- In the arms of a glowing Andaman ocean, our Thanksgiving table was overflowing with fresh cornucopia. We ate everything slowly with deep gratitude.
Being of Indian extraction, it is ingrained in us to offer thanks for the food. When we came to America, I noticed that people did not honor food in the same way. People overloaded their plates. Ate everything quickly, without really tasting it. Food wastage was rampant.
As per the Vedas, we should eat food after praying to Mother Earth and the farmers for their harvest. Also, each morsel of food we move towards our mouth is being observed carefully by all living creatures in the cosmos. So we have to consume consciously.
There was another fact about food and hospitality that struck me in America. In our eastern tradition, guests are representatives of the divine and they are welcomed with great alacrity and joy. The custom of offering chai or “thanda” when guests arrive is ingrained in us from childhood.
Over the years, when we invite our Caucasian friends to our humble abodes we go all out to clean, refresh, and perfume the air in our homes. We light lamps at the altar and lay out our best flatware. Every request of the guest is met with attention to detail.
People are excited to taste Indian spices, condiments, and sweets but before they eat—they smell our food. In India, this was not done, but perhaps we were used to the aroma of cinnamon, cardamom, ginger, bay leaf, saffron, and peppercorns. It was part of our body. Our soul. A reverberating essence of our being.
In America, I invite neighbors and friends to my house and they appreciate Indian curries, pickles, and parathas. The popular sweets included Gulab Jamun and Jalebi because they come closest to the Caucasian palate.
As I made more friends I was invited to their places for their traditional Thanksgiving celebrations and I adopted the American tradition of bringing side dishes. I brought sautéed cauliflower, a salad, and samosas. Being vegetarian I never got accustomed to ham, turkey, stuffing, or casseroles because they were all cooked with animal products and in the South with lard left over from frying bacon.
Our friends did not make any accommodations to adjust the food to cater to vegetarians. They cooked for their family and plied us with breads and desserts. We were grateful for the potluck because at least we could eat our own fare—if there was any left over for us.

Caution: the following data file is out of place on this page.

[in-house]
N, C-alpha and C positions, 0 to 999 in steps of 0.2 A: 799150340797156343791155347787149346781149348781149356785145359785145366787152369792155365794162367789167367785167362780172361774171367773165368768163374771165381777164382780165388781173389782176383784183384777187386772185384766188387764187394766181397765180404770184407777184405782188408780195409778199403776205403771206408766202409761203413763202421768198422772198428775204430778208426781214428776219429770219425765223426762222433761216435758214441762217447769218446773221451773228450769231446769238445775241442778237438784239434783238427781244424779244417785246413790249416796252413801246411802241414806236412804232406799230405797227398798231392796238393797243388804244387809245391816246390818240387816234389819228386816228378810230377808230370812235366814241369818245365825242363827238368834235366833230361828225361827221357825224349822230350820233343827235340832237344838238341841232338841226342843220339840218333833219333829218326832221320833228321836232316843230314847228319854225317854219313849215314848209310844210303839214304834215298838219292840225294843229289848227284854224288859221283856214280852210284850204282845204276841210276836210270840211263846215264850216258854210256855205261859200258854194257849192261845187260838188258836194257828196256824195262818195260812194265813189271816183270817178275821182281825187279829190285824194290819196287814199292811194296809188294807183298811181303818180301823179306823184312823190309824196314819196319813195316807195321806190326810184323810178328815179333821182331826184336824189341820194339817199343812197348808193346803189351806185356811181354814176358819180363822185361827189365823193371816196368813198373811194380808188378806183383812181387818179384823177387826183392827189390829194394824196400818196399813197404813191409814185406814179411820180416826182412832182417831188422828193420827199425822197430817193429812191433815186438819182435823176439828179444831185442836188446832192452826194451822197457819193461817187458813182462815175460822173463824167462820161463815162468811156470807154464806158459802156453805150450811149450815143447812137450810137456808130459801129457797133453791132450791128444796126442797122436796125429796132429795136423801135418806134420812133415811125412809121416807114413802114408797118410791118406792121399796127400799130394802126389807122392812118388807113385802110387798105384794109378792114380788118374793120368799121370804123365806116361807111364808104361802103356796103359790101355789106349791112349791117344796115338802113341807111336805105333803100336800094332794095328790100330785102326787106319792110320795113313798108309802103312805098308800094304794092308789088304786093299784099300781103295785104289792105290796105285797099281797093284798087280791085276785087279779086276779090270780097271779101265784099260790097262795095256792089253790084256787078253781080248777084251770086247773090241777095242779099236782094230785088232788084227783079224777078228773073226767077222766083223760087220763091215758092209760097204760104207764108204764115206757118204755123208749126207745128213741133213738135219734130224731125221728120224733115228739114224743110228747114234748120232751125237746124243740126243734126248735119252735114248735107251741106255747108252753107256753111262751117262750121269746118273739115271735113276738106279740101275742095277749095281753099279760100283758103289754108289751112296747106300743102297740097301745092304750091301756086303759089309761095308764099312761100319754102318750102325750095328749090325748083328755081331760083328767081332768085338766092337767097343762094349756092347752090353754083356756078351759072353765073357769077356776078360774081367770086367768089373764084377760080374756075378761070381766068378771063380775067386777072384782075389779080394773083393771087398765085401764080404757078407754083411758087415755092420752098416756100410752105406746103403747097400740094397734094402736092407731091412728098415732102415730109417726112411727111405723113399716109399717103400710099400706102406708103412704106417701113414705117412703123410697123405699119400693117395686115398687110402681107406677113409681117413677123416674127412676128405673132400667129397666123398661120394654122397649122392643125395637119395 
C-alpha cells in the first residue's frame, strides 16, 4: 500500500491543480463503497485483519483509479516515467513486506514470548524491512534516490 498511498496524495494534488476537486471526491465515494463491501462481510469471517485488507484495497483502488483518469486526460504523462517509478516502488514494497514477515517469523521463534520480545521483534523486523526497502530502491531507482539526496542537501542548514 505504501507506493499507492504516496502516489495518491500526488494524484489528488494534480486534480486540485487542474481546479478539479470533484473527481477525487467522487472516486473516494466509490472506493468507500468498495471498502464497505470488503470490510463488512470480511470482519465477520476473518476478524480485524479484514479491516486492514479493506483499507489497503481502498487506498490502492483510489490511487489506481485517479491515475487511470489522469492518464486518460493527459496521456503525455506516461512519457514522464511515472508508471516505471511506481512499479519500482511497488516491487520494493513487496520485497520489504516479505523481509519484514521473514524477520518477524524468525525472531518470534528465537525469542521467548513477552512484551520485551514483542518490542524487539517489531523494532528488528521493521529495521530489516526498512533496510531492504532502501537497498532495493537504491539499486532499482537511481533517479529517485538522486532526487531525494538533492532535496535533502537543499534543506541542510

Over the last decades, we have used this three-day Thanksgiving weekend to travel to India or catch up with family in Europe. It’s nice to have an extra day to travel. This time we met our extended family in Thailand and India. We celebrated a beautiful wedding, artisanal food, and Thai hospitality.
In the arms of a glowing Andaman ocean, our Thanksgiving table was overflowing with fresh cornucopia. We ate everything slowly with deep gratitude. Tasting every flavor and concoction. Banana roti, khichadi with extra ginger, lemon grass Tom yum soup, morning glory florets on jasmine rice, tamarind goli, bhel, pista kulfi, rose faluda, gulukand paan.
This delicious fare was washed down with sweet tender coconut water. In every morsel, I could see the faces of my parents wreathed in smiles. Their ebullient spirit floated around us as lemon and black butterflies.
We played Antakshari, sang silly limericks, indulged in massages, and had rounds upon rounds of laughter. The vision of my grandson trying his first soft-serve ice cream cone brought me childhood nostalgia. The morning and evening light upon us painted the waters of the wrap-around pool like a Monet waterlily painting.
We thought of the Native Americans who might have welcomed the White pilgrims at one time from a foreign land laying out a harvest table for them to enjoy. Replete with yams, cranberry sauce and game cooked to perfection. But as the visiting pilgrims surveyed the riches of the Americas, they became greedy. Native American hospitality was adopted but they were not.
These are my thoughts about Thanksgiving. As the sun set, we sent a prayer for Native American ancient heritage and did calligraphy in the sand on the most picturesque place — Bamboo Island beach. Our words were washed away but perhaps my prayers will echo into the universe for eons to come.
With one foot in Huntsville, Alabama, the other in her birth home India and a heart steeped in humanity, writing is a contemplative practice for Monita Soni. She has published hundreds of poems, movie reviews, book critiques, and essays and contributed to combined literary works. Her two books are “My Light Reflections” and “ Flow through My Heart. You can hear her commentaries on Sundial Writers Corner WLRH 89.3FM and the Princess Theater.